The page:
UFO Buster Radio News – 408: FRB 121102 Strikes Again, Algorithm Just Discovered 50 Planets, and Nibiru May Be A Real Thing!
Mystery radio signal from space that’s on 157-day cycle just woke up right on schedule
A mysterious radio signal beamed to Earth from a distant galaxy has been detected again by astronomers.
The so-called Fast Radio Burst repeats every 157 days with the power of millions of suns and its latest barrage arrived right on time last week.
Known as FRB 121102, scientists hope that studying the strange blinkering signal could unlock the secret to what FRBs are and where they come from.
Fast Radio Bursts are intense pulses of radio waves that last no longer than the blink of an eye and come from far beyond our Milky Way galaxy.
Their origins are unknown. Some think the energetic waves are the result of cosmic explosions, while others reckon they’re signals sent by aliens.
More than 100 FRBs have been discovered to date, but only a handful have repeated and fewer still in a predictable pattern.
Recurring bursts give scientists rare chances to study the origins of FRBs.
FRB 121102 is one of only two FRBs known to regularly repeat and its cycle was described for the first time by British scientists earlier this year.
Astronomers traced its origins to a star-forming region in a dwarf galaxy three billion light-years away.
During its cycle, bursts of milliseconds-long signals are emitted for 90 days before a quiet period lasting 67 days, for a total loop length of 157 days.
According to their paper, FRB 121102’s active phase is due to end between 31 August and 9 September 2020.
If telescopes continue to pick up bursts beyond these dates, then either its predictable pattern does not exist or has somehow evolved, they said.
Does Astronomy Need Humans? An Algorithm Just Discovered 50 New Alien Planets And May Find Many More
A new “machine learning” algorithm has confirmed the existence of 50 new exoplanets in data collected by NASA’s ground-breaking Kepler mission.
Although algorithms have for long been used to comb through the huge amounts of data from telescopes in the hunt for signs of planets, this is the first time that astronomers have used an algorithm based on “machine learning.”
There are currently 4,201 confirmed exoplanets, though probably billions more to discover in the Milky Way alone. Some lurk in data collected years ago—as is the case with this new discovery.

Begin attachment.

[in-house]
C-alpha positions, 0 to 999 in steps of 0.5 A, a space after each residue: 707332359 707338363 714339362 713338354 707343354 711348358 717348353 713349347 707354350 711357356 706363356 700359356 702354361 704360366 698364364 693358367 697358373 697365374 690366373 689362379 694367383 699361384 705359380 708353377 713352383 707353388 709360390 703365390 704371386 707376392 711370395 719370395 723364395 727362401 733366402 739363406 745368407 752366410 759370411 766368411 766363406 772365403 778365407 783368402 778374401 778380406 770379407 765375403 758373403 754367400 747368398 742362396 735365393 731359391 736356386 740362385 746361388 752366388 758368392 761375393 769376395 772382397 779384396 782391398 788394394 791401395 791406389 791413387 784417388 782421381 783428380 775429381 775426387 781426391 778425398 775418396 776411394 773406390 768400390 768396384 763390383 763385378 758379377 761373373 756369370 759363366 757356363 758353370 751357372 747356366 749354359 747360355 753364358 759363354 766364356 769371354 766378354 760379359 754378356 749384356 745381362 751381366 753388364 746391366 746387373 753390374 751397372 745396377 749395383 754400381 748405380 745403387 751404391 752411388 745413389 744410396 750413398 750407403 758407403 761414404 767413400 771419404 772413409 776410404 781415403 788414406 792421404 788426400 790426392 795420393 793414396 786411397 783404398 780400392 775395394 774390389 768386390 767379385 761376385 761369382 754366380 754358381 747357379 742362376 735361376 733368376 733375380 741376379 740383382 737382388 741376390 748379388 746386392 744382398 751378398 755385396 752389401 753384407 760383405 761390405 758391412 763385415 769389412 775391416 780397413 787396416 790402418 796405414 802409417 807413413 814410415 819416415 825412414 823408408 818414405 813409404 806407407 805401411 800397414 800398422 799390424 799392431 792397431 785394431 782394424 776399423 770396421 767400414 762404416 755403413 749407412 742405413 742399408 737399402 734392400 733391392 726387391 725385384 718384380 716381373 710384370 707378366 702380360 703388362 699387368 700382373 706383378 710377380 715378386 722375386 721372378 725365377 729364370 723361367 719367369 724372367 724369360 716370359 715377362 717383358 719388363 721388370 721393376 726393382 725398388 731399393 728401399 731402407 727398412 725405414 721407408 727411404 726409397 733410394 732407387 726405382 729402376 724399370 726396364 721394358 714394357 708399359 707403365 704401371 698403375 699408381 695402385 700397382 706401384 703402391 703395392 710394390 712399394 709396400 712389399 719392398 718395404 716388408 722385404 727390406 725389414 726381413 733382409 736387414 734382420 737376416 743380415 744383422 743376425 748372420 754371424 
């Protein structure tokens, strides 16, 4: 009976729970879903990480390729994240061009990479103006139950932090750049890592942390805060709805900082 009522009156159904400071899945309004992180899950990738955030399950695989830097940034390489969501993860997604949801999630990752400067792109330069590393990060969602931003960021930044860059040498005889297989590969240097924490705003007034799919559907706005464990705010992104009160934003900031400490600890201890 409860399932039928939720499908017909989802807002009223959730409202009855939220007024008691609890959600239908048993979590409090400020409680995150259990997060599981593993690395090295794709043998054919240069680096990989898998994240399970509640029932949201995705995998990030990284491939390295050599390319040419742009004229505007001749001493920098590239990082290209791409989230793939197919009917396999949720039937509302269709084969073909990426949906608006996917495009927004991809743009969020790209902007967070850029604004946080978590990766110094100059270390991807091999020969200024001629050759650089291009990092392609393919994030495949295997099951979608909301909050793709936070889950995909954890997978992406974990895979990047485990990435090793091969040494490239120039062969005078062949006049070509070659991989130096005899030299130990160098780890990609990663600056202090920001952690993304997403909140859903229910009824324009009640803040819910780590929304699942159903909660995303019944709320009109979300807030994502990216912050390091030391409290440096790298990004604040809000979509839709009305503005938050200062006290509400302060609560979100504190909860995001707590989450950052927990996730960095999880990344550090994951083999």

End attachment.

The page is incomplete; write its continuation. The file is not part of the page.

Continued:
Machine learning is a form of artificial intelligence. It’s about automating repetitive tasks, essentially training a computer to recognise patterns and categorise data without any input from humans.
The example often given is that of photographs of cats and dogs. A computer program is given millions of images categorized as either cat or dog and the program then learns to identify them automatically; it creates a neural network.
How was machine learning used?
In this case, the algorithm was trained to recognise real planets using two large samples of confirmed planets and “false positives”—fake planets—from NASA’s now retired Kepler mission.
“The algorithm we have developed lets us take fifty candidates across the threshold for planet validation, upgrading them to real planets,” said lead author Dr. David Armstrong from the University of Warwick Department of Physics. “We hope to apply this technique to large samples of candidates from current and future missions like TESS and PLATO.”
What are the 50 planets like?
The 50 planets found using this new technique cover the entire gamut from smaller-than-Earth and likely rocky planets to Neptune-sized gas giants.
Orbits range from as long as 200 days to just a day.
Rogue Planets That Float in Space Without Orbiting a Sun Could Outnumber the Stars
Upcoming NASA mission will search for planets in the Milky Way without their own sun.
An upcoming NASA mission could find that there are more rogue planets — planets that float in space without orbiting a sun — than there are stars in the Milky Way, a new study theorizes.
“This gives us a window into these worlds that we would otherwise not have,” said Samson Johnson, an astronomy graduate student at The Ohio State University and lead author of the study. “Imagine our little rocky planet just floating freely in space — that’s what this mission will help us find.”
The study was published today in the Astronomical Journal.
The study calculated that NASA’s upcoming Nancy Grace Roman Space Telescope could find hundreds of rogue planets in the Milky Way. Identifying those planets, Johnson said, will help scientists infer the total number of rogue planets in our galaxy.
“The universe could be teeming with rogue planets and we wouldn’t even know it,” said Scott Gaudi, a professor of astronomy and distinguished university scholar at Ohio State and a co-author of the paper. “We would never find out without undertaking a thorough, space-based microlensing survey like Roman is going to do.”
The Nibiru cataclysm is a supposed disastrous encounter between the Earth and a large planetary object (either a collision or a near-miss) that certain groups believed would take place in the early 21st century. Believers in this doomsday event usually refer to this object as Nibiru or Planet X. The idea was first put forward in 1995 by Nancy Lieder, founder of the website ZetaTalk. Lieder describes herself as a contactee with the ability to receive messages from extraterrestrials from the Zeta Reticuli star system through an implant in her brain. She states that she was chosen to warn mankind that the object would sweep through the inner Solar System in May 2003 (though that date was later postponed) causing Earth to undergo a physical pole shift that would destroy most of humanity.
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